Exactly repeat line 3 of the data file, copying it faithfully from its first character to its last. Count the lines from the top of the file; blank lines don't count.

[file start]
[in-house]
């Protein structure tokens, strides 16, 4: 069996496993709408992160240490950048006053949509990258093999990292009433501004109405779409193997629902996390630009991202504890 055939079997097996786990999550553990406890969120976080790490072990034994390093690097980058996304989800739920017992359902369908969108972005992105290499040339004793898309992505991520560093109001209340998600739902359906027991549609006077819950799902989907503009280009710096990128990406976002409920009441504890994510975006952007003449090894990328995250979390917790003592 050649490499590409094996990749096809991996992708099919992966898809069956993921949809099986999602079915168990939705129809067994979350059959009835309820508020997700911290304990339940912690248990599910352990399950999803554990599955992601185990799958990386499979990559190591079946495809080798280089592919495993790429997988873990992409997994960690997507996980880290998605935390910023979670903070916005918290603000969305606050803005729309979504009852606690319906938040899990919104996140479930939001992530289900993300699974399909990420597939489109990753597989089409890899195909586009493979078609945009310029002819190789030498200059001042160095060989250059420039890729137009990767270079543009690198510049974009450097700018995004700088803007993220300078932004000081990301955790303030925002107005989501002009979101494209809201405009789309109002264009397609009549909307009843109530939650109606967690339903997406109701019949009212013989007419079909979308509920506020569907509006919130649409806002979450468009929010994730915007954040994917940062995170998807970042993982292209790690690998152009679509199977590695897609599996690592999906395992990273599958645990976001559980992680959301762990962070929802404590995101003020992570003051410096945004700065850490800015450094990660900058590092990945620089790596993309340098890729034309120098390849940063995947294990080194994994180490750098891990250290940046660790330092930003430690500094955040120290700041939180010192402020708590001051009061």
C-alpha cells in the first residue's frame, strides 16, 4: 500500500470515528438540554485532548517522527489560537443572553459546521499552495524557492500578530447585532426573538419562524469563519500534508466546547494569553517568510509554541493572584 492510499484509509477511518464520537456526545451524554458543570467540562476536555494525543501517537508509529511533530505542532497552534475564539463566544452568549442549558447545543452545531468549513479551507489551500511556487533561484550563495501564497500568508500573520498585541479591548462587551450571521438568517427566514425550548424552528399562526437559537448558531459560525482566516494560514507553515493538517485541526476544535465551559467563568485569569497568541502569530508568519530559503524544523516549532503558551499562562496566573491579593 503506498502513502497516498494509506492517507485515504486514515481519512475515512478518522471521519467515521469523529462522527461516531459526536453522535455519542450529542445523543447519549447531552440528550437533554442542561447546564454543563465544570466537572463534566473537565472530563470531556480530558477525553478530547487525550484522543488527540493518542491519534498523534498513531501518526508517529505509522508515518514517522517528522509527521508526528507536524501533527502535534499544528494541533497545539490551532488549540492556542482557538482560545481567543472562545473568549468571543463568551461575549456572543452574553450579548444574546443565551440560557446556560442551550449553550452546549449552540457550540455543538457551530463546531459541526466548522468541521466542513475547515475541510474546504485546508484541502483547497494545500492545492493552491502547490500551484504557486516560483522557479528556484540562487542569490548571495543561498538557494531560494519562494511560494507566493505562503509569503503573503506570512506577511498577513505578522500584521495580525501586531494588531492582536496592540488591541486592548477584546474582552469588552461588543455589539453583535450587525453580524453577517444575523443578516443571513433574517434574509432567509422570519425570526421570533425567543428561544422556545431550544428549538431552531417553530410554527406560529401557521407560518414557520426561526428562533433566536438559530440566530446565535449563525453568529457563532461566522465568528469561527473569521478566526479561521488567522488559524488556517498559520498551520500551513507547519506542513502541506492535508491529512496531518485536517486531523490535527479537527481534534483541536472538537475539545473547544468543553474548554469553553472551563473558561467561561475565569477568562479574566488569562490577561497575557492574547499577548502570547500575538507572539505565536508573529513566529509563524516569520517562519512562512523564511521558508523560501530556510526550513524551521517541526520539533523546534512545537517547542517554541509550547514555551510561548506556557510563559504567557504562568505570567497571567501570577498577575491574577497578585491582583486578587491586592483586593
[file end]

C-alpha cells in the first residue's frame, strides 16, 4: 500500500470515528438540554485532548517522527489560537443572553459546521499552495524557492500578530447585532426573538419562524469563519500534508466546547494569553517568510509554541493572584 492510499484509509477511518464520537456526545451524554458543570467540562476536555494525543501517537508509529511533530505542532497552534475564539463566544452568549442549558447545543452545531468549513479551507489551500511556487533561484550563495501564497500568508500573520498585541479591548462587551450571521438568517427566514425550548424552528399562526437559537448558531459560525482566516494560514507553515493538517485541526476544535465551559467563568485569569497568541502569530508568519530559503524544523516549532503558551499562562496566573491579593 503506498502513502497516498494509506492517507485515504486514515481519512475515512478518522471521519467515521469523529462522527461516531459526536453522535455519542450529542445523543447519549447531552440528550437533554442542561447546564454543563465544570466537572463534566473537565472530563470531556480530558477525553478530547487525550484522543488527540493518542491519534498523534498513531501518526508517529505509522508515518514517522517528522509527521508526528507536524501533527502535534499544528494541533497545539490551532488549540492556542482557538482560545481567543472562545473568549468571543463568551461575549456572543452574553450579548444574546443565551440560557446556560442551550449553550452546549449552540457550540455543538457551530463546531459541526466548522468541521466542513475547515475541510474546504485546508484541502483547497494545500492545492493552491502547490500551484504557486516560483522557479528556484540562487542569490548571495543561498538557494531560494519562494511560494507566493505562503509569503503573503506570512506577511498577513505578522500584521495580525501586531494588531492582536496592540488591541486592548477584546474582552469588552461588543455589539453583535450587525453580524453577517444575523443578516443571513433574517434574509432567509422570519425570526421570533425567543428561544422556545431550544428549538431552531417553530410554527406560529401557521407560518414557520426561526428562533433566536438559530440566530446565535449563525453568529457563532461566522465568528469561527473569521478566526479561521488567522488559524488556517498559520498551520500551513507547519506542513502541506492535508491529512496531518485536517486531523490535527479537527481534534483541536472538537475539545473547544468543553474548554469553553472551563473558561467561561475565569477568562479574566488569562490577561497575557492574547499577548502570547500575538507572539505565536508573529513566529509563524516569520517562519512562512523564511521558508523560501530556510526550513524551521517541526520539533523546534512545537517547542517554541509550547514555551510561548506556557510563559504567557504562568505570567497571567501570577498577575491574577497578585491582583486578587491586592483586593